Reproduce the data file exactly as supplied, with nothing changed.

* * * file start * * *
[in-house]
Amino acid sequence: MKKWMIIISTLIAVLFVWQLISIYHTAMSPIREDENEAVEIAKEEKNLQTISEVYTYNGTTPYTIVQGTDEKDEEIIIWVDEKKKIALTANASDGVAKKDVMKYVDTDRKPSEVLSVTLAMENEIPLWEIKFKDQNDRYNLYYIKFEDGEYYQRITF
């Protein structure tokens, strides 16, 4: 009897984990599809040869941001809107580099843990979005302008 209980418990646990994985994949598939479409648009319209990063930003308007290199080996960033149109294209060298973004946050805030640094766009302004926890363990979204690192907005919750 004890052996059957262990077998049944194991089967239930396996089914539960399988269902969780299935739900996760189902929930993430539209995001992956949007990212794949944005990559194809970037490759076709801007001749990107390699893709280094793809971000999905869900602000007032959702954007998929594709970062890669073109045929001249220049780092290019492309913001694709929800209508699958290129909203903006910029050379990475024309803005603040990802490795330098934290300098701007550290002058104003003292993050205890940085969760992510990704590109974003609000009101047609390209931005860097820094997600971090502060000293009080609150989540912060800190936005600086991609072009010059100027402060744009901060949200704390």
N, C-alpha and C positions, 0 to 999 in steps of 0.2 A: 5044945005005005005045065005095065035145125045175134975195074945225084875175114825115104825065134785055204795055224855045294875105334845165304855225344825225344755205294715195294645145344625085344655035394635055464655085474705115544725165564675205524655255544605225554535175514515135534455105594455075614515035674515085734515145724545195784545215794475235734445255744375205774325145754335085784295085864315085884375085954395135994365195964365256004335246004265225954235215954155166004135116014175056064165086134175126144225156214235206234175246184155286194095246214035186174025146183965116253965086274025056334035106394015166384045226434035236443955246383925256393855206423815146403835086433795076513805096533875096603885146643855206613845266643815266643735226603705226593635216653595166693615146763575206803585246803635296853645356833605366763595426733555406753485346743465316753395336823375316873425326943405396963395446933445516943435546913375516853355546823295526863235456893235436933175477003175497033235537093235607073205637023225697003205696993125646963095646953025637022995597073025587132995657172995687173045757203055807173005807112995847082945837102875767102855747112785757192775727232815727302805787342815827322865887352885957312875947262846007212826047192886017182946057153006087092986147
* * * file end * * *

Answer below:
[in-house]
Amino acid sequence: MKKWMIIISTLIAVLFVWQLISIYHTAMSPIREDENEAVEIAKEEKNLQTISEVYTYNGTTPYTIVQGTDEKDEEIIIWVDEKKKIALTANASDGVAKKDVMKYVDTDRKPSEVLSVTLAMENEIPLWEIKFKDQNDRYNLYYIKFEDGEYYQRITF
């Protein structure tokens, strides 16, 4: 009897984990599809040869941001809107580099843990979005302008 209980418990646990994985994949598939479409648009319209990063930003308007290199080996960033149109294209060298973004946050805030640094766009302004926890363990979204690192907005919750 004890052996059957262990077998049944194991089967239930396996089914539960399988269902969780299935739900996760189902929930993430539209995001992956949007990212794949944005990559194809970037490759076709801007001749990107390699893709280094793809971000999905869900602000007032959702954007998929594709970062890669073109045929001249220049780092290019492309913001694709929800209508699958290129909203903006910029050379990475024309803005603040990802490795330098934290300098701007550290002058104003003292993050205890940085969760992510990704590109974003609000009101047609390209931005860097820094997600971090502060000293009080609150989540912060800190936005600086991609072009010059100027402060744009901060949200704390």
N, C-alpha and C positions, 0 to 999 in steps of 0.2 A: 5044945005005005005045065005095065035145125045175134975195074945225084875175114825115104825065134785055204795055224855045294875105334845165304855225344825225344755205294715195294645145344625085344655035394635055464655085474705115544725165564675205524655255544605225554535175514515135534455105594455075614515035674515085734515145724545195784545215794475235734445255744375205774325145754335085784295085864315085884375085954395135994365195964365256004335246004265225954235215954155166004135116014175056064165086134175126144225156214235206234175246184155286194095246214035186174025146183965116253965086274025056334035106394015166384045226434035236443955246383925256393855206423815146403835086433795076513805096533875096603885146643855206613845266643815266643735226603705226593635216653595166693615146763575206803585246803635296853645356833605366763595426733555406753485346743465316753395336823375316873425326943405396963395446933445516943435546913375516853355546823295526863235456893235436933175477003175497033235537093235607073205637023225697003205696993125646963095646953025637022995597073025587132995657172995687173045757203055807173005807112995847082945837102875767102855747112785757192775727232815727302805787342815827322865887352885957312875947262846007212826047192886017182946057153006087092986147